Stephanie Lampkin has developed a job platform designed to connect companies with talented professionals—whatever their color or gender. Her goal: diversify the heavily white and Asian, male world of technology companies. Lampkin has struggled with that world herself. Even with a Stanford engineering degree, an MIT Sloan School of Management MBA and five-plus years at Microsoft, she was turned away from data analytics jobs at other top firms because she was told she wasn’t sufficiently technical. So Lampkin created Blendoor, an app released last June that she hopes will change hiring in the tech industry. As of early February, Blendoor had reached 422 companies and signed up more than 10,000 candidates.
Sky: How does Blendoor work?
Lampkin: We’re a mobile-first app for candidates. You just log on with Facebook or LinkedIn. We pull in all of the data that we can, and we show you jobs that are relevant to your background, your skill set, your demographics. On the other side of it, the recruiter can log on via the mobile app or the web tool. We algorithmically show the recruiter only candidates that fit—we give each candidate a “fit score.” But we hide the candidate’s name and photo. So you’re only seeing work experience, skills, certifications and education. Whenever there’s a match between candidate and recruiter, each receives a notification. Then they can message each other to set up a phone screening, interview or formal application.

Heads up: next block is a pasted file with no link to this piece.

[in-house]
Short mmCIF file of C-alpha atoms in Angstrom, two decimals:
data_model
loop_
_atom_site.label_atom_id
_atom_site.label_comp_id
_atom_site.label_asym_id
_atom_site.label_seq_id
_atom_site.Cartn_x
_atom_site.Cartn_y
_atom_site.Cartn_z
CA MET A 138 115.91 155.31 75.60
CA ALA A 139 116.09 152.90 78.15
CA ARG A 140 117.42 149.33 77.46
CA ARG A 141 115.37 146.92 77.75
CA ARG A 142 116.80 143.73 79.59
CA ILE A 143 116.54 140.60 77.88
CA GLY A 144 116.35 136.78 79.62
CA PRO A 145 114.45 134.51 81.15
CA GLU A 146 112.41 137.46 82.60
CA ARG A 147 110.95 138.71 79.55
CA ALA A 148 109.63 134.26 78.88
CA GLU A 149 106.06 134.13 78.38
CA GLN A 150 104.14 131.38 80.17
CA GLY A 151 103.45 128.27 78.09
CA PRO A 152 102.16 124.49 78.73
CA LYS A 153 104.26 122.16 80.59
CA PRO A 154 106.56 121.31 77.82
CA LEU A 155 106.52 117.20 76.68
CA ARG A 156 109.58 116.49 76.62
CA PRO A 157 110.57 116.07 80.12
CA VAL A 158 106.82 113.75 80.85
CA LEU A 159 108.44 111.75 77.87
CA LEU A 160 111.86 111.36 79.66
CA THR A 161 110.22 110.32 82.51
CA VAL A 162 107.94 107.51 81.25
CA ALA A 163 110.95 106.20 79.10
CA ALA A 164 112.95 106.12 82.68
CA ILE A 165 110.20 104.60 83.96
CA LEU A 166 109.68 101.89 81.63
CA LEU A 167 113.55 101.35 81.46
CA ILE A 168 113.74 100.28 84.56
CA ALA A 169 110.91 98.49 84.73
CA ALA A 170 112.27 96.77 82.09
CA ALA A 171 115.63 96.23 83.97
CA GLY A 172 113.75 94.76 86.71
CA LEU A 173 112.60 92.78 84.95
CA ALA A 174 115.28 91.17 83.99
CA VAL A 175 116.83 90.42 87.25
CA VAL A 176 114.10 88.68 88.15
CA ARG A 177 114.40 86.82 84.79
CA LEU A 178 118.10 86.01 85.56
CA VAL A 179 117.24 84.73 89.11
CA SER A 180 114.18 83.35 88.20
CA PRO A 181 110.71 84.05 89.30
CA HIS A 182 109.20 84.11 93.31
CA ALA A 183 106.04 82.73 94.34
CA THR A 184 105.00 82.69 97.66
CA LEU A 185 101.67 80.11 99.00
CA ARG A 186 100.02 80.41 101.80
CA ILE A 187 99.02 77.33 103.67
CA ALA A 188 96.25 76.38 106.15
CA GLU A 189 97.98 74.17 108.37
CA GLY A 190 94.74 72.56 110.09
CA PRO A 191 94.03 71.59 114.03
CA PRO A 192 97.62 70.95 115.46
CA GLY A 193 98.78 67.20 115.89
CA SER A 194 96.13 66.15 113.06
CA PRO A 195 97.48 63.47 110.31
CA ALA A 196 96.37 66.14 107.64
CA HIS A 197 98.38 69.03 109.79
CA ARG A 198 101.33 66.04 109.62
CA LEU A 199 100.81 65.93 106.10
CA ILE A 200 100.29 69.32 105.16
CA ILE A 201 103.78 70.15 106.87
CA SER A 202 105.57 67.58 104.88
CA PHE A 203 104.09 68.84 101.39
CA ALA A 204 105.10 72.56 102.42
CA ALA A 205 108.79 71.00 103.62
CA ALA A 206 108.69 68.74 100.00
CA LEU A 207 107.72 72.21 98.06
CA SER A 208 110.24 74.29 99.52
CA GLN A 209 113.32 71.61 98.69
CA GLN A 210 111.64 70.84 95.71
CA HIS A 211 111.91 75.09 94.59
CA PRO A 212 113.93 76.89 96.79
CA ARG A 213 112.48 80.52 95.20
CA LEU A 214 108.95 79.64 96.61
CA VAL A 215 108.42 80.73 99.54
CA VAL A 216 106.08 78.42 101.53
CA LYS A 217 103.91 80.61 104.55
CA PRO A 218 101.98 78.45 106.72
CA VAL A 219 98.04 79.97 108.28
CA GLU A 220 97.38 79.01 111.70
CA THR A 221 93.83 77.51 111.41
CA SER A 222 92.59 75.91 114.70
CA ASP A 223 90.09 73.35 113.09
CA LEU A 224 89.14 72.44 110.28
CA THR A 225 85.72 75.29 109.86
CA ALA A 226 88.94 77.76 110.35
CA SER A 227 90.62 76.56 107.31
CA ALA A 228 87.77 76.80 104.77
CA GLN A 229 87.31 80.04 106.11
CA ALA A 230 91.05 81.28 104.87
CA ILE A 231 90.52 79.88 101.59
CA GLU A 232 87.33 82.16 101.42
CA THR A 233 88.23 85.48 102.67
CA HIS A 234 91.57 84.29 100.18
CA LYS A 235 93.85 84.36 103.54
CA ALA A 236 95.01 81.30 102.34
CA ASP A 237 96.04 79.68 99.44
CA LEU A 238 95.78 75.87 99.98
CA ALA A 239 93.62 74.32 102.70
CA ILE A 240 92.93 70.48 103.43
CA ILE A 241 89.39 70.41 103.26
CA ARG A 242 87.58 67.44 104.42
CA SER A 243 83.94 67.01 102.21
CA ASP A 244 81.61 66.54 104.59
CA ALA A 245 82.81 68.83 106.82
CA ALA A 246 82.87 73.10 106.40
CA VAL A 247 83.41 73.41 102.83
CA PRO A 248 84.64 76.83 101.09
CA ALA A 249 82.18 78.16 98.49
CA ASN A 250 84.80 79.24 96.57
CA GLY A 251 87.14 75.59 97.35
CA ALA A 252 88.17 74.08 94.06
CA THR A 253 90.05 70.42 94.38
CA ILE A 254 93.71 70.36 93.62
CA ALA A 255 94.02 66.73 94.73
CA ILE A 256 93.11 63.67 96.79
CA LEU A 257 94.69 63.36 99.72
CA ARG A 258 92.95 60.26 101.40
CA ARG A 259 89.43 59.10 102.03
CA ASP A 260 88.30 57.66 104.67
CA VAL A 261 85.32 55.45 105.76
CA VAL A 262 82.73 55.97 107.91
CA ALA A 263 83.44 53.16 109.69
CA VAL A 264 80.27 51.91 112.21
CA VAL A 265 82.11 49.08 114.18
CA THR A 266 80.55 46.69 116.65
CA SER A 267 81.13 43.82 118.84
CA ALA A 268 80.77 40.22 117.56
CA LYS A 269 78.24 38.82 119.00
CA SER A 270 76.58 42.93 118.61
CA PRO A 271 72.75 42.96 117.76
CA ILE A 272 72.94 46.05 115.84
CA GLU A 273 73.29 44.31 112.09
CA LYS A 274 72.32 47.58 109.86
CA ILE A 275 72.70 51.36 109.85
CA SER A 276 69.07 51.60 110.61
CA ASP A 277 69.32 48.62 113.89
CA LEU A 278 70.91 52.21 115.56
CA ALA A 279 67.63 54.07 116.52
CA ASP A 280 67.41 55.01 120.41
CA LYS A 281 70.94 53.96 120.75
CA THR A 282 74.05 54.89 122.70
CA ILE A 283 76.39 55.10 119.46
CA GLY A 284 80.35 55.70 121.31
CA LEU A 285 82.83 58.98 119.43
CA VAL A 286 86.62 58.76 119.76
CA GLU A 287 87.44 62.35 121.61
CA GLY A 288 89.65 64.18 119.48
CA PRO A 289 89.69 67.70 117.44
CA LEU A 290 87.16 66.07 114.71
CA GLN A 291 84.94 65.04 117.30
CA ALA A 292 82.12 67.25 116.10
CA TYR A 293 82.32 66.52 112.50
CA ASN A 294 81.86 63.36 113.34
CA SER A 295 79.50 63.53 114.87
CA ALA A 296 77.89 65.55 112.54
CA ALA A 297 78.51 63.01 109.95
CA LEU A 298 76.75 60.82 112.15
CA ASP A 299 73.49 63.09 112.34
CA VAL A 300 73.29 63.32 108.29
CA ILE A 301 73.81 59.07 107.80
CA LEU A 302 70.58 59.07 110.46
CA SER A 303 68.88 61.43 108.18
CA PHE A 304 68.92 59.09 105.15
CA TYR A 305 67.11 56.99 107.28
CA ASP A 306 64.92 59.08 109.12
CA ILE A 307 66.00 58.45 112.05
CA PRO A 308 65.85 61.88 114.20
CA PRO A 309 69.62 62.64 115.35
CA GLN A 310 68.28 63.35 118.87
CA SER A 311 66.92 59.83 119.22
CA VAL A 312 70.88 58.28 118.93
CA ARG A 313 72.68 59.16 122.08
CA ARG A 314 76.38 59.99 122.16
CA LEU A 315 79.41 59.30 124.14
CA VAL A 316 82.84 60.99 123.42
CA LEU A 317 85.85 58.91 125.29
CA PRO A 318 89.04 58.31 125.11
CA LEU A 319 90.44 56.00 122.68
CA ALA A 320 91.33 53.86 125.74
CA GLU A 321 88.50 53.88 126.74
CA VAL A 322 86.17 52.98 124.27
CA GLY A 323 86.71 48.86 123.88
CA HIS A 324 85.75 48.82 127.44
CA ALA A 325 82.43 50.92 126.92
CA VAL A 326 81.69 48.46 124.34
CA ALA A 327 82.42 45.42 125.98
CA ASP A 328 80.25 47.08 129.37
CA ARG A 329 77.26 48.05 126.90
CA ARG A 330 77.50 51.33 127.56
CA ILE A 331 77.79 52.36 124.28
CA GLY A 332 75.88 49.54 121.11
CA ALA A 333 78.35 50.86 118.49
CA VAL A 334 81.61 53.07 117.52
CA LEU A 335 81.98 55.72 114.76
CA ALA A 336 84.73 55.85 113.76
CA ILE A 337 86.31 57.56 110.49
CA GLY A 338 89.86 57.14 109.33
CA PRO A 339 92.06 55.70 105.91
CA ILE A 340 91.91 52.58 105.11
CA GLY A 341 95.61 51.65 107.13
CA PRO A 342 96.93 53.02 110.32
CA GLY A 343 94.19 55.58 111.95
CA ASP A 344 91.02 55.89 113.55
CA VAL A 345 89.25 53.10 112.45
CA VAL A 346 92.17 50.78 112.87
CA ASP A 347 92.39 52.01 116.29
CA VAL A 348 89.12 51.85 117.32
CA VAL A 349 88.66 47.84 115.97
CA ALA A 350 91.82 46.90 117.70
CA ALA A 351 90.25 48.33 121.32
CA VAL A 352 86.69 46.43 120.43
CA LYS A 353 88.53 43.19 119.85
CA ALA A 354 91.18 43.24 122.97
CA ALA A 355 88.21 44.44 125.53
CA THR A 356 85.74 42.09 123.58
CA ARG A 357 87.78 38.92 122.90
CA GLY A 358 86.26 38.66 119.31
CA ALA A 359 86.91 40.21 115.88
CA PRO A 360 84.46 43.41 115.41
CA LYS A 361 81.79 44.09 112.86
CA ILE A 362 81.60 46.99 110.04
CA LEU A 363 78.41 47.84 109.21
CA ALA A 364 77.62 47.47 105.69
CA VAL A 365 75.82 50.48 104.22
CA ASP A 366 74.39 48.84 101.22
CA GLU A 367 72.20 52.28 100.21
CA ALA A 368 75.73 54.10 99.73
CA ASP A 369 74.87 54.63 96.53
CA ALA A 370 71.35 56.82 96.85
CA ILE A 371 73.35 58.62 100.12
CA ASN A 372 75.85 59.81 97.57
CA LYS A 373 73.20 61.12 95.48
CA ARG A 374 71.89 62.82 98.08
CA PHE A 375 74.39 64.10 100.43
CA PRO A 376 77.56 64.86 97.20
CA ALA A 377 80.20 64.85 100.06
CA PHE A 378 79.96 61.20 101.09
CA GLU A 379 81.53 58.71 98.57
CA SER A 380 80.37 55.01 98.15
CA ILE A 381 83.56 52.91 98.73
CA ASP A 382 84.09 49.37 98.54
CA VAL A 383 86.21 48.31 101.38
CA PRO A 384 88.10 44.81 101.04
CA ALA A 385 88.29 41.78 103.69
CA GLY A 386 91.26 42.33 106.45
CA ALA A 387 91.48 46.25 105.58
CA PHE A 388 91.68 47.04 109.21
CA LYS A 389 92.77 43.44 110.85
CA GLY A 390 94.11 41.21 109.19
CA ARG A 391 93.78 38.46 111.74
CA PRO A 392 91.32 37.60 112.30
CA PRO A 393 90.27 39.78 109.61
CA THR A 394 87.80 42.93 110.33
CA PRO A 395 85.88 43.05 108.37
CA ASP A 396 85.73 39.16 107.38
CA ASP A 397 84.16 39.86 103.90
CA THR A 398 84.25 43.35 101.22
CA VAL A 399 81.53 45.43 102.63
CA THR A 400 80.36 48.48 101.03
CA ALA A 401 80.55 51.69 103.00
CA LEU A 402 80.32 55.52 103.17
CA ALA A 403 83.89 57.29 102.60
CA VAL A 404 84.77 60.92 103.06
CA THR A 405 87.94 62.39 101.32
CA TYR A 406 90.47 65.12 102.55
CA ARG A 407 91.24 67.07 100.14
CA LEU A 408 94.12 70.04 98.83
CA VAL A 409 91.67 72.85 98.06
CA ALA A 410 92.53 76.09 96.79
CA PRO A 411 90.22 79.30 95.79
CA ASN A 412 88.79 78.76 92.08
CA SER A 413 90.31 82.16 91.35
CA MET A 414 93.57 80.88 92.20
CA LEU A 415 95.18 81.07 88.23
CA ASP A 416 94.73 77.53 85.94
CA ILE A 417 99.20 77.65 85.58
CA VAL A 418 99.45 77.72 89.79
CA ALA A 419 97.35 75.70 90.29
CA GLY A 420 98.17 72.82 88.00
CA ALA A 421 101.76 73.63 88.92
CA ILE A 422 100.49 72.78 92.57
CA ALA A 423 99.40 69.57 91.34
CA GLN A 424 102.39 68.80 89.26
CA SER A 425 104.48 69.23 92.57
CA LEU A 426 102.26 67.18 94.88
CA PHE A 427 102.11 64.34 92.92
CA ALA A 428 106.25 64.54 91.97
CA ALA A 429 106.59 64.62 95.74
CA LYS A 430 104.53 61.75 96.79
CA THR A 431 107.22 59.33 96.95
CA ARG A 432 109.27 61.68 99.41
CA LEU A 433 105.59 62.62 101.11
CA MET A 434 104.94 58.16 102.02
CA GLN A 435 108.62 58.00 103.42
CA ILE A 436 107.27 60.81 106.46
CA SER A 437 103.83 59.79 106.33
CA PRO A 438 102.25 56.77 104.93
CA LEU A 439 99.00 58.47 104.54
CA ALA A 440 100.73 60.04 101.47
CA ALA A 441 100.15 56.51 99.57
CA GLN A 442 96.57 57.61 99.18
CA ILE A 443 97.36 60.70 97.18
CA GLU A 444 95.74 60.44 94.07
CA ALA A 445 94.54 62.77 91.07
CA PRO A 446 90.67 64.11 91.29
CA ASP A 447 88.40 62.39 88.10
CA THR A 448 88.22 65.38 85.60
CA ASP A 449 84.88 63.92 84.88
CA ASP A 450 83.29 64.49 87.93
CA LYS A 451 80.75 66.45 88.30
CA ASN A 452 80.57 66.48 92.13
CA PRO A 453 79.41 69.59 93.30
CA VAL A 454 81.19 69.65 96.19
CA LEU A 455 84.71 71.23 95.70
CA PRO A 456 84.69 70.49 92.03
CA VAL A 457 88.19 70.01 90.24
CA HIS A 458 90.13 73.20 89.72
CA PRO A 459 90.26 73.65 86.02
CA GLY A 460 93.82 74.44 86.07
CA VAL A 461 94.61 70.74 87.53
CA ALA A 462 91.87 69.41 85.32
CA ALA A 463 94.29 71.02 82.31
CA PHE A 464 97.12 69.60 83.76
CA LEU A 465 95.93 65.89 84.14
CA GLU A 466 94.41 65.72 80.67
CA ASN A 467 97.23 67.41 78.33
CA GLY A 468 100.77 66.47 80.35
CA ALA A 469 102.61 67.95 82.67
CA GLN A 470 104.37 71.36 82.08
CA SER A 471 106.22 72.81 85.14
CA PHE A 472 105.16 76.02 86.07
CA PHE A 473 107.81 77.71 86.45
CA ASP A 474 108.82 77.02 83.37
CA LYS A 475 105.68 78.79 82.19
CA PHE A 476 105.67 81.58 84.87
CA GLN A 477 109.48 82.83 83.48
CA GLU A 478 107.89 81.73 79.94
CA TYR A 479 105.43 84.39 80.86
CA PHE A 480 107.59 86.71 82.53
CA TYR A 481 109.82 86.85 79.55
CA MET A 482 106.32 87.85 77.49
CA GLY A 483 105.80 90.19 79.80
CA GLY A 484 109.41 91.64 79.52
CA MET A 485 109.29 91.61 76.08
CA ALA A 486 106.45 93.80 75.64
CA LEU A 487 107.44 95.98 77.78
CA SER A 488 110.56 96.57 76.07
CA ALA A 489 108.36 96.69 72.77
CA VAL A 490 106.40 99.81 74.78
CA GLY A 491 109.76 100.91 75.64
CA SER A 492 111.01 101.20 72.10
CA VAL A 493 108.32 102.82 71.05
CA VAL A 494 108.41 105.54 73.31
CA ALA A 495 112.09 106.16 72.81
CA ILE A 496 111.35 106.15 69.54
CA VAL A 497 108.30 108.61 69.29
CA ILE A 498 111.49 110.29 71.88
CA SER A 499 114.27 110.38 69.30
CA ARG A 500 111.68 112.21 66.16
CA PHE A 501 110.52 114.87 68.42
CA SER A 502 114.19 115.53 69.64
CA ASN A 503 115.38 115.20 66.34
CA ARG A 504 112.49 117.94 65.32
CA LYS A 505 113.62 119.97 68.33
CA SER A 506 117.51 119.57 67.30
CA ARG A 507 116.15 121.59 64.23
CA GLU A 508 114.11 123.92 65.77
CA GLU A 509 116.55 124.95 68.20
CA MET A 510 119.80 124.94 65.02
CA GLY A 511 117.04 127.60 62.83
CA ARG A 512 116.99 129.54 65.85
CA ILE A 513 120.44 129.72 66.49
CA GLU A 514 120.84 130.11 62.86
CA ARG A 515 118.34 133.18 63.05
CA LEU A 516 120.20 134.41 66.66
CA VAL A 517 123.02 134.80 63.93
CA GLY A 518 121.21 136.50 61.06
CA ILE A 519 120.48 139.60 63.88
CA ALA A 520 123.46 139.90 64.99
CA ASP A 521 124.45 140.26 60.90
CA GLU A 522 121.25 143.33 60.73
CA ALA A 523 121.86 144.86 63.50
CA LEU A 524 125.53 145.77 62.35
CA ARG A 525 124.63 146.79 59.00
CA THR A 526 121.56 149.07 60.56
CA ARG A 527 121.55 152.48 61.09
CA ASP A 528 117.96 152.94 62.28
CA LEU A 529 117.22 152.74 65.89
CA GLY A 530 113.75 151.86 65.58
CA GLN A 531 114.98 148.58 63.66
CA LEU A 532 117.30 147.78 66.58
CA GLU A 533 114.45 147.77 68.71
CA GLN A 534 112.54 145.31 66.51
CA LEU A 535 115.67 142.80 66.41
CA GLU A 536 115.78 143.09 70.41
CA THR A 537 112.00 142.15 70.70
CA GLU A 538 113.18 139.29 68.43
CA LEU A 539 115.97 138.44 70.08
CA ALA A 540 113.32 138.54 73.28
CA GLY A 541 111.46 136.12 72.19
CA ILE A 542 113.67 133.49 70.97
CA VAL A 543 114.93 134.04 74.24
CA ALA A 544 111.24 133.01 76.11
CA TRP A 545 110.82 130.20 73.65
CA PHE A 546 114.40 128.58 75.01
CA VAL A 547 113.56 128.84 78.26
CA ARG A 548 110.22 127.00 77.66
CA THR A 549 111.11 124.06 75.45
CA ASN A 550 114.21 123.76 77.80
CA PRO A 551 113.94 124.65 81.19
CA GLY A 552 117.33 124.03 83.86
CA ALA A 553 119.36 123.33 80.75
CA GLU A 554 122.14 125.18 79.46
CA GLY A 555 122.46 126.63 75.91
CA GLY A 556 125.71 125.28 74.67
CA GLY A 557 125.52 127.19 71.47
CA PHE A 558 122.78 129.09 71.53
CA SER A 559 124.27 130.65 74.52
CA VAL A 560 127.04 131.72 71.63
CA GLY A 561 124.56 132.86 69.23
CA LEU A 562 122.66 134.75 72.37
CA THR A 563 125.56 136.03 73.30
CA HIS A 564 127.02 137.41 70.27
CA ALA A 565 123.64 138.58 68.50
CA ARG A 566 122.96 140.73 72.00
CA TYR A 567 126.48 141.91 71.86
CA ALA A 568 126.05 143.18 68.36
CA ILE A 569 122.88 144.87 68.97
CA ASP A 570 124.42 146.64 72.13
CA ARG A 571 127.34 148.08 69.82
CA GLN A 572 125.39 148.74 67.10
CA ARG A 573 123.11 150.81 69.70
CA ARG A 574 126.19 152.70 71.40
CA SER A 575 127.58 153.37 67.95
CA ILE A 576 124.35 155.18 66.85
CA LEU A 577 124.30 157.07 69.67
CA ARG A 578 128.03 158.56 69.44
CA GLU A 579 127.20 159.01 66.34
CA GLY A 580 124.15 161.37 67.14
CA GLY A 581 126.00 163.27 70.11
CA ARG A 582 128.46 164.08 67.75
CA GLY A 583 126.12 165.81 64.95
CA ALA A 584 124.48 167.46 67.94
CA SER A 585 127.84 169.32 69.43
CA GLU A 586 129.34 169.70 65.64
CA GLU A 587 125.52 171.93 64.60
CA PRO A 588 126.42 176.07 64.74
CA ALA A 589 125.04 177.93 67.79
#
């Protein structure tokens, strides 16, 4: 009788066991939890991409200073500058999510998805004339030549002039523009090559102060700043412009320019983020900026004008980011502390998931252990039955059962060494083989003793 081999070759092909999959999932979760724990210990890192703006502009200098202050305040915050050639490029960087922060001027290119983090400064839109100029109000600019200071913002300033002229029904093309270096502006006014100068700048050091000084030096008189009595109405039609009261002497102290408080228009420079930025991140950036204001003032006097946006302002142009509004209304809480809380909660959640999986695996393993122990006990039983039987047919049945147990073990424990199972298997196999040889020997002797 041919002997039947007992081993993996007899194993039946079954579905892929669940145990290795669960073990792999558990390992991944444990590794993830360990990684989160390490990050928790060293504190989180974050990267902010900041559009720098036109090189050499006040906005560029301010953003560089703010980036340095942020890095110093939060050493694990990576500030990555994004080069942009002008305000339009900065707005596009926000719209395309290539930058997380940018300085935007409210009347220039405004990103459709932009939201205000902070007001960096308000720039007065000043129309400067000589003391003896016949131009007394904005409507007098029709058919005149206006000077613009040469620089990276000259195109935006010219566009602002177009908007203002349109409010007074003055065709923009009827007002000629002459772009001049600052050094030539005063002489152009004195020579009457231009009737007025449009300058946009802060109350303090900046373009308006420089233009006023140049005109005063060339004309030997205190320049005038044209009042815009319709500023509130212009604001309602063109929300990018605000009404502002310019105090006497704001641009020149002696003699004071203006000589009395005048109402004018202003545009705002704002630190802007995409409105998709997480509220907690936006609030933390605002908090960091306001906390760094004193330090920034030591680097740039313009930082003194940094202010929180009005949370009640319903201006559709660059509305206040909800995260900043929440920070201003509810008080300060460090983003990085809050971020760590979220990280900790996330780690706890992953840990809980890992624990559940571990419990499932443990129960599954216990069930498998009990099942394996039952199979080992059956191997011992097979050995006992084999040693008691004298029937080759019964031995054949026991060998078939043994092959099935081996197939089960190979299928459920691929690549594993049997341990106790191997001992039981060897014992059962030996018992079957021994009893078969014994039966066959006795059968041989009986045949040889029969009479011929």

What’s your revenue model?
Companies pay for a job ad—the price goes down if you purchase more. The price also goes down if you pay for the monthly subscription. In addition, we provide companies with some really cool data analytics. We developed a recruiter’s scorecard where companies can have a little more visibility into recruiter behavior to identify if there are certain recruiters demonstrating bias or discriminatory hiring.
Why are black tech professionals still facing challenges getting hired?
Particularly in tech companies, there’s a sort of “brogrammer” culture that’s emerged, and it permeates a lot of companies. You have these young men who start these companies in their garage, they brought on their buddies from Stanford and MIT and there’s this sort of culture of “Silicon Valley is a meritocracy, we are against social norms.” But what they’ve neglected to realize is that in hiring all of the people that fit their mold, they’ve created a culture that’s very exclusive of women and minorities. We haven’t seen that in the IBMs and Microsofts of the world because a lot of the people that came in were folks from other industries. They brought in more of a diverse corporate culture.
I see Blendoor becoming the de facto recruiting tool—not just for use in finding diverse candidates. I see it becoming a tool that just helps companies make better hiring decisions across the board.